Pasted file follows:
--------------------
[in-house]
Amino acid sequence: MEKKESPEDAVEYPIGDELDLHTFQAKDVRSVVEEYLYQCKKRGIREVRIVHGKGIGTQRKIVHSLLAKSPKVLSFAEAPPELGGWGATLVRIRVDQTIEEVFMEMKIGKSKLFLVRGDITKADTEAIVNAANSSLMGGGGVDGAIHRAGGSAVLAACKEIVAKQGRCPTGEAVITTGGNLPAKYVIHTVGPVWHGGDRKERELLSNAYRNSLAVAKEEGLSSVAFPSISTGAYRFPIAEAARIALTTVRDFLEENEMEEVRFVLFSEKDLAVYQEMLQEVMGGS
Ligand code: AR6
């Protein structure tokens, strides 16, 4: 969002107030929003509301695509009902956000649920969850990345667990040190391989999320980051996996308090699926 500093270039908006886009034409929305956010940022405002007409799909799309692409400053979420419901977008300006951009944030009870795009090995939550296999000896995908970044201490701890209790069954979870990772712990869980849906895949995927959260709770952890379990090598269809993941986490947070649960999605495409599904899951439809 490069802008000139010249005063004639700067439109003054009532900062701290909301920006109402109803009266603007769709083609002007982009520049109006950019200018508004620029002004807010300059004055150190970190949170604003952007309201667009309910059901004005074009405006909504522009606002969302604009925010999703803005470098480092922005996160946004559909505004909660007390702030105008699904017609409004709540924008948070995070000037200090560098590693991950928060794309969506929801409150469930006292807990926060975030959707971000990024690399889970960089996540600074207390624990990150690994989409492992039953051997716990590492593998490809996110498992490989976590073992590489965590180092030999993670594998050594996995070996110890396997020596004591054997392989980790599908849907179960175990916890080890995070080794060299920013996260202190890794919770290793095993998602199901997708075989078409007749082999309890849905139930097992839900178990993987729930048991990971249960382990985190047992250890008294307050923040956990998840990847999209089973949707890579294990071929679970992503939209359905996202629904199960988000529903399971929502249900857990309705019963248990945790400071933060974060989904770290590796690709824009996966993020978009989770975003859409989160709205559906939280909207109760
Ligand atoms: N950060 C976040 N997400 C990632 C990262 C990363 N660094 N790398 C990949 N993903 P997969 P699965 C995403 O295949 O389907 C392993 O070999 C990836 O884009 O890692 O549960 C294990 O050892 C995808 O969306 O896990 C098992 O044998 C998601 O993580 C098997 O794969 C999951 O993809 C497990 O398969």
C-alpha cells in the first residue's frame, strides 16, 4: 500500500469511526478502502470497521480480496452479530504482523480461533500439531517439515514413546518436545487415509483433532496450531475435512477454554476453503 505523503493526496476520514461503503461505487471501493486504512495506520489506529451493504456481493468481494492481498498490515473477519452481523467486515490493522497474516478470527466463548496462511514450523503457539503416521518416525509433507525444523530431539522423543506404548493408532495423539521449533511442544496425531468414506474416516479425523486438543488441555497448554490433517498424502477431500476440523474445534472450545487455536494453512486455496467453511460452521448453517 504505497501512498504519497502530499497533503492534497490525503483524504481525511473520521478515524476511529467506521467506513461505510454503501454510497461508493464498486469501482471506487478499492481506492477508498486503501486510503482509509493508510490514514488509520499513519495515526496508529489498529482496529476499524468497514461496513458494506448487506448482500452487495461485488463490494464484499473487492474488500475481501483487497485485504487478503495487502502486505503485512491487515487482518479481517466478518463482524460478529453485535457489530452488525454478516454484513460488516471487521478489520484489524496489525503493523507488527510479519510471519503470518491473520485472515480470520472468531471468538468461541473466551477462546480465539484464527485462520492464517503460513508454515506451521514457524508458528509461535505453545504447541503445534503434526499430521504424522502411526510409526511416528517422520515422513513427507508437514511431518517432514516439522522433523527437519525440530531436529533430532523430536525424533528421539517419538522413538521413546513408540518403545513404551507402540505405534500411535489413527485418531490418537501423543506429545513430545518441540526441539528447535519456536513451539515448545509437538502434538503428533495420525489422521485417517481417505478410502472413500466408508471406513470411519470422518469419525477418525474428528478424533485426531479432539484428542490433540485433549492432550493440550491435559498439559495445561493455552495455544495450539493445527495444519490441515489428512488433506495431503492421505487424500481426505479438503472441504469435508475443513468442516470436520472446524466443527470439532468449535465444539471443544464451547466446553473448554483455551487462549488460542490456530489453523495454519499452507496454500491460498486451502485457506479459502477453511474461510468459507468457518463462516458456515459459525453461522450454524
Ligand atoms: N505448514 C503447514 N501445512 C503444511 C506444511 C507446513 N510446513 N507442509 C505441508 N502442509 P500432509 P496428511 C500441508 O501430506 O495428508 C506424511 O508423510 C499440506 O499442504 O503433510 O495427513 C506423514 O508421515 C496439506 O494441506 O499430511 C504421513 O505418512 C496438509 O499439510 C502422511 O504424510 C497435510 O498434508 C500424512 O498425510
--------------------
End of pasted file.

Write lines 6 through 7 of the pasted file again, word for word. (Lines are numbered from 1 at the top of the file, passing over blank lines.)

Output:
C-alpha cells in the first residue's frame, strides 16, 4: 500500500469511526478502502470497521480480496452479530504482523480461533500439531517439515514413546518436545487415509483433532496450531475435512477454554476453503 505523503493526496476520514461503503461505487471501493486504512495506520489506529451493504456481493468481494492481498498490515473477519452481523467486515490493522497474516478470527466463548496462511514450523503457539503416521518416525509433507525444523530431539522423543506404548493408532495423539521449533511442544496425531468414506474416516479425523486438543488441555497448554490433517498424502477431500476440523474445534472450545487455536494453512486455496467453511460452521448453517 504505497501512498504519497502530499497533503492534497490525503483524504481525511473520521478515524476511529467506521467506513461505510454503501454510497461508493464498486469501482471506487478499492481506492477508498486503501486510503482509509493508510490514514488509520499513519495515526496508529489498529482496529476499524468497514461496513458494506448487506448482500452487495461485488463490494464484499473487492474488500475481501483487497485485504487478503495487502502486505503485512491487515487482518479481517466478518463482524460478529453485535457489530452488525454478516454484513460488516471487521478489520484489524496489525503493523507488527510479519510471519503470518491473520485472515480470520472468531471468538468461541473466551477462546480465539484464527485462520492464517503460513508454515506451521514457524508458528509461535505453545504447541503445534503434526499430521504424522502411526510409526511416528517422520515422513513427507508437514511431518517432514516439522522433523527437519525440530531436529533430532523430536525424533528421539517419538522413538521413546513408540518403545513404551507402540505405534500411535489413527485418531490418537501423543506429545513430545518441540526441539528447535519456536513451539515448545509437538502434538503428533495420525489422521485417517481417505478410502472413500466408508471406513470411519470422518469419525477418525474428528478424533485426531479432539484428542490433540485433549492432550493440550491435559498439559495445561493455552495455544495450539493445527495444519490441515489428512488433506495431503492421505487424500481426505479438503472441504469435508475443513468442516470436520472446524466443527470439532468449535465444539471443544464451547466446553473448554483455551487462549488460542490456530489453523495454519499452507496454500491460498486451502485457506479459502477453511474461510468459507468457518463462516458456515459459525453461522450454524
Ligand atoms: N505448514 C503447514 N501445512 C503444511 C506444511 C507446513 N510446513 N507442509 C505441508 N502442509 P500432509 P496428511 C500441508 O501430506 O495428508 C506424511 O508423510 C499440506 O499442504 O503433510 O495427513 C506423514 O508421515 C496439506 O494441506 O499430511 C504421513 O505418512 C496438509 O499439510 C502422511 O504424510 C497435510 O498434508 C500424512 O498425510